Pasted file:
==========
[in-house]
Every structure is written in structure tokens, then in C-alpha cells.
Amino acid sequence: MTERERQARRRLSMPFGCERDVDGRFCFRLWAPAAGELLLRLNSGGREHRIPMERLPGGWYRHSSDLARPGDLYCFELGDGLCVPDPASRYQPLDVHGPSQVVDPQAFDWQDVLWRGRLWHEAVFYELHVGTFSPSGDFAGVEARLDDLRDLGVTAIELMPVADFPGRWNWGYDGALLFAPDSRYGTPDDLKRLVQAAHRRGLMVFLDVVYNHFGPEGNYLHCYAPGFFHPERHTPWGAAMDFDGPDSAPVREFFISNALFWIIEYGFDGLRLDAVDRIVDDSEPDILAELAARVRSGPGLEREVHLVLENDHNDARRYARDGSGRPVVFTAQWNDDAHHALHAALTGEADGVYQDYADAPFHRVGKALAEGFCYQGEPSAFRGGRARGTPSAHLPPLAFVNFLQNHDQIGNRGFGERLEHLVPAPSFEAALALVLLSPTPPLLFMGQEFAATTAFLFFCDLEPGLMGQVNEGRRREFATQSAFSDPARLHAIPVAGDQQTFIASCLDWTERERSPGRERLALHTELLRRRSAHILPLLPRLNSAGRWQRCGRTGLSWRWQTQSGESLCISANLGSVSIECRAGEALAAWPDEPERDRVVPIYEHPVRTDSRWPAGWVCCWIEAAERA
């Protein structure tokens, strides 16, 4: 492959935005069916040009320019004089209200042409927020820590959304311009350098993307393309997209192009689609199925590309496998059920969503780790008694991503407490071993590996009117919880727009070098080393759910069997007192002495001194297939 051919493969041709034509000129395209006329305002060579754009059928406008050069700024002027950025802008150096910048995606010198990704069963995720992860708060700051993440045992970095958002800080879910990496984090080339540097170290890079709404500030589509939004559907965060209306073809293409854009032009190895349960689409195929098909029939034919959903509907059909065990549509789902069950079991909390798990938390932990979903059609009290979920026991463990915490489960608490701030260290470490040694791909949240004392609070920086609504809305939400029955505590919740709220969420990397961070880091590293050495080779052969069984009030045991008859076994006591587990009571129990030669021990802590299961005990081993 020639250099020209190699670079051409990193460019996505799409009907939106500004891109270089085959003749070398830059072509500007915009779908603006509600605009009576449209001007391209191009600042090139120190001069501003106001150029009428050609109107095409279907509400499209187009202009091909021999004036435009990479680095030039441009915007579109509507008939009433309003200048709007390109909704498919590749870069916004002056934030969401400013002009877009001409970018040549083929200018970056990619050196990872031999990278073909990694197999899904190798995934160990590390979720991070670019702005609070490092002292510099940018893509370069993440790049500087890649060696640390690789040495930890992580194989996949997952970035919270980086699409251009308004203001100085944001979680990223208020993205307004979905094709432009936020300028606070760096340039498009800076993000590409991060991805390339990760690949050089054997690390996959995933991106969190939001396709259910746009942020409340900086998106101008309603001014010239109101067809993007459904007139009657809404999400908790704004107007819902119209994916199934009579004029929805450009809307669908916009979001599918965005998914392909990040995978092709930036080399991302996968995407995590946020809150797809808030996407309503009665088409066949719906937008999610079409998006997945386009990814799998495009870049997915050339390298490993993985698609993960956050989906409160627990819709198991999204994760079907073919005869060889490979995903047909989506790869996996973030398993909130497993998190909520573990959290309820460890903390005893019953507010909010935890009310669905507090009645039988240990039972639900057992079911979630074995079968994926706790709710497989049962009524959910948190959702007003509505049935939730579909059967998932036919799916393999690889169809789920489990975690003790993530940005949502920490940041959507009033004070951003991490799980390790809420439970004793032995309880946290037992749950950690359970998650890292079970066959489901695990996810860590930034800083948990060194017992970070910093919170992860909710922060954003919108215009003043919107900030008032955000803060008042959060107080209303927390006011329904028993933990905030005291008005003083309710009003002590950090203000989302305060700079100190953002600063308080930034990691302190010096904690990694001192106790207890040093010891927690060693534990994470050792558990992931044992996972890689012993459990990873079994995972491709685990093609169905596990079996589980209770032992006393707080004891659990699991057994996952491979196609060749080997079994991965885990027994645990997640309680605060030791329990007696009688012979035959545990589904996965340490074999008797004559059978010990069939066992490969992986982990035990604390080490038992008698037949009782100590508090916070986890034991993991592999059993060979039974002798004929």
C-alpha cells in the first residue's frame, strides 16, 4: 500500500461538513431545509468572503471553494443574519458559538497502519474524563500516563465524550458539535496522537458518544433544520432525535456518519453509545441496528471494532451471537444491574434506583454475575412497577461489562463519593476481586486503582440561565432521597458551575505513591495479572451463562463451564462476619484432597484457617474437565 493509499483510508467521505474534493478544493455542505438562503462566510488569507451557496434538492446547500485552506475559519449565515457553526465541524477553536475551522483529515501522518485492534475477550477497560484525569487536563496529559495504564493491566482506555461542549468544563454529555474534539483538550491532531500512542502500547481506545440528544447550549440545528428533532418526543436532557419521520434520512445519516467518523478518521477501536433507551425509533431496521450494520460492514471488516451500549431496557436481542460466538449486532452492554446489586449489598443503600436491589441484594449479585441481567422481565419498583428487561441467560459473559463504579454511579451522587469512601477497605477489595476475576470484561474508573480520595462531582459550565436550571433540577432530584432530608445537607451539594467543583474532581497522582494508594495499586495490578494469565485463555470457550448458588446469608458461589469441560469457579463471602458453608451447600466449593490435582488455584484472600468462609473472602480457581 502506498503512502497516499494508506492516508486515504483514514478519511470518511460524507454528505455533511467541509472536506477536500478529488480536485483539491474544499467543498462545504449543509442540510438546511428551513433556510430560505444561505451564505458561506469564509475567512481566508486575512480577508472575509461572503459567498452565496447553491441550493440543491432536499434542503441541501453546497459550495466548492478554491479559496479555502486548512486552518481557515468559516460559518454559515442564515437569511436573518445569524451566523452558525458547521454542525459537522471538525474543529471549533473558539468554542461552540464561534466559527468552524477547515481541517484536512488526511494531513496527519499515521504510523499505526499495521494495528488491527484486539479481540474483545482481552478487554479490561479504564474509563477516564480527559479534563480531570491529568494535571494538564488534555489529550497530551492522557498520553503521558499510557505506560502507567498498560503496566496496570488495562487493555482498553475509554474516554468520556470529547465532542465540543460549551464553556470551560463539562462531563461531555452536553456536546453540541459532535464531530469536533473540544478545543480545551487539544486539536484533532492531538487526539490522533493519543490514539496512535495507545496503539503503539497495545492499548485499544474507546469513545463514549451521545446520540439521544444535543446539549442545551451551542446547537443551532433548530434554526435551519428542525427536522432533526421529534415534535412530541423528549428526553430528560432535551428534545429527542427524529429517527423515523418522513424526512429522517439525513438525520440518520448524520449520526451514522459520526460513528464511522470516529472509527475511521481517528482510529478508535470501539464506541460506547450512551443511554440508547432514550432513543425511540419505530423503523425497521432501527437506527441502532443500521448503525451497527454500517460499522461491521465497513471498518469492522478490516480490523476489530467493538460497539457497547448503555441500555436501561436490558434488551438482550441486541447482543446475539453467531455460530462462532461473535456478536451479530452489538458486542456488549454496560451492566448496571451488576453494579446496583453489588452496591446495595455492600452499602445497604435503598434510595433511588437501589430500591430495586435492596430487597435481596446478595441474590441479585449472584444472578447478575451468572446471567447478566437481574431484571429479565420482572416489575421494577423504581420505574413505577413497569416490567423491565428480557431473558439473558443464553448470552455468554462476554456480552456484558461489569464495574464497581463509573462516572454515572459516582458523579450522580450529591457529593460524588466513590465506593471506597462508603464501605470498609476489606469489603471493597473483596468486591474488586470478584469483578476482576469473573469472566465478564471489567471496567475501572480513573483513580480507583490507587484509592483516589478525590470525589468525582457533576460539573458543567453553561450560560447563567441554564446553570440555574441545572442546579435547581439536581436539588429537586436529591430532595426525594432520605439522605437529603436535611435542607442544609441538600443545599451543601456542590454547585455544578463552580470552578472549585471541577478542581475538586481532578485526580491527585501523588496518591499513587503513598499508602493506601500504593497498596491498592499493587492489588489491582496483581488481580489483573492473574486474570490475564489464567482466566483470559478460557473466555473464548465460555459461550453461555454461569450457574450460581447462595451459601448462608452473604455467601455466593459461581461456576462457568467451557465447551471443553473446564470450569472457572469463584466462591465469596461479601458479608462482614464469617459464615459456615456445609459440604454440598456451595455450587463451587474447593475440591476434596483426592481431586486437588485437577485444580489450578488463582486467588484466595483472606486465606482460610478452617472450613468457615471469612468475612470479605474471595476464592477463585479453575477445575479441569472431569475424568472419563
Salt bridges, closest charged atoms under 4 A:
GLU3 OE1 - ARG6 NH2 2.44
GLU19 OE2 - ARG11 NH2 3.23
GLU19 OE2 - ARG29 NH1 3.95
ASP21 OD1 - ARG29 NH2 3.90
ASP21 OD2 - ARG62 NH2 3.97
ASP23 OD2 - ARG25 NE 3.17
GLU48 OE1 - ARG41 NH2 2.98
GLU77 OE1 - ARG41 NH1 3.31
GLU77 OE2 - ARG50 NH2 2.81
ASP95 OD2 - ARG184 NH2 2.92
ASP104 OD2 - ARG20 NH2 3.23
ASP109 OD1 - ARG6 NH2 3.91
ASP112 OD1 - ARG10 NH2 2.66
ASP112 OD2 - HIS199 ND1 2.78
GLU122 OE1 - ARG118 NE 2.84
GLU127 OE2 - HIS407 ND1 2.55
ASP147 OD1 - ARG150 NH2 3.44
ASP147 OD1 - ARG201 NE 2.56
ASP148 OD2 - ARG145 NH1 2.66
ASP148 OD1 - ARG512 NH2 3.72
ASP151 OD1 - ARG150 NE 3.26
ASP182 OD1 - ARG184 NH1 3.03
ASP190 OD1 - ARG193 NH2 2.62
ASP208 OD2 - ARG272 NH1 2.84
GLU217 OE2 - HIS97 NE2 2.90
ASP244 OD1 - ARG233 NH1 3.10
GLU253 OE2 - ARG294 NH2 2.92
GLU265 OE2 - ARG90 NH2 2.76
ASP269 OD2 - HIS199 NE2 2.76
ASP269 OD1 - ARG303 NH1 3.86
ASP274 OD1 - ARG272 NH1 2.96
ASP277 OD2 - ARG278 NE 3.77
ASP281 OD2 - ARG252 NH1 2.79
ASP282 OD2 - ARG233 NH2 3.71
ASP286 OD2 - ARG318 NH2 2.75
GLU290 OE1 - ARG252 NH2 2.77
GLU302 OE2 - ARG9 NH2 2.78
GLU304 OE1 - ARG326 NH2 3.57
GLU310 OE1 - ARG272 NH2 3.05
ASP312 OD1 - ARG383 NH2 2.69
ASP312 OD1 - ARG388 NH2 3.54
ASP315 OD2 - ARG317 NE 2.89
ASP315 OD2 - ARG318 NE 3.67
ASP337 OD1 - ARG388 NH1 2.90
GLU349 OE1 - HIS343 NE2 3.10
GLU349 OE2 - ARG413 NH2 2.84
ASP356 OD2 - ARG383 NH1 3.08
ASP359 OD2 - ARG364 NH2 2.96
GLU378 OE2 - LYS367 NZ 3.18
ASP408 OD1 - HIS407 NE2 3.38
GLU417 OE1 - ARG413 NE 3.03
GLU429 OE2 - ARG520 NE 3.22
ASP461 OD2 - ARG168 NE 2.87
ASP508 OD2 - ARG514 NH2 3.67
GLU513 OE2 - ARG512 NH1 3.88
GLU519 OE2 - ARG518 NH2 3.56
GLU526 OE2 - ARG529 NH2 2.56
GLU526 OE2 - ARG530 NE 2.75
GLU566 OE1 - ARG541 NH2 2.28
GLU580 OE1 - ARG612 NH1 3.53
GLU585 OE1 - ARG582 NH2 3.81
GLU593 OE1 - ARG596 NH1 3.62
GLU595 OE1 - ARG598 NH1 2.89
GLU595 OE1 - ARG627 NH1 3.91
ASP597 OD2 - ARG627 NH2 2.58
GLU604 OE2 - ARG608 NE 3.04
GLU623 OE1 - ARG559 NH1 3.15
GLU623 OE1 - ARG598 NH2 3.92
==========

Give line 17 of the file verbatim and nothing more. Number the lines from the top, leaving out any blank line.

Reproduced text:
ASP104 OD2 - ARG20 NH2 3.23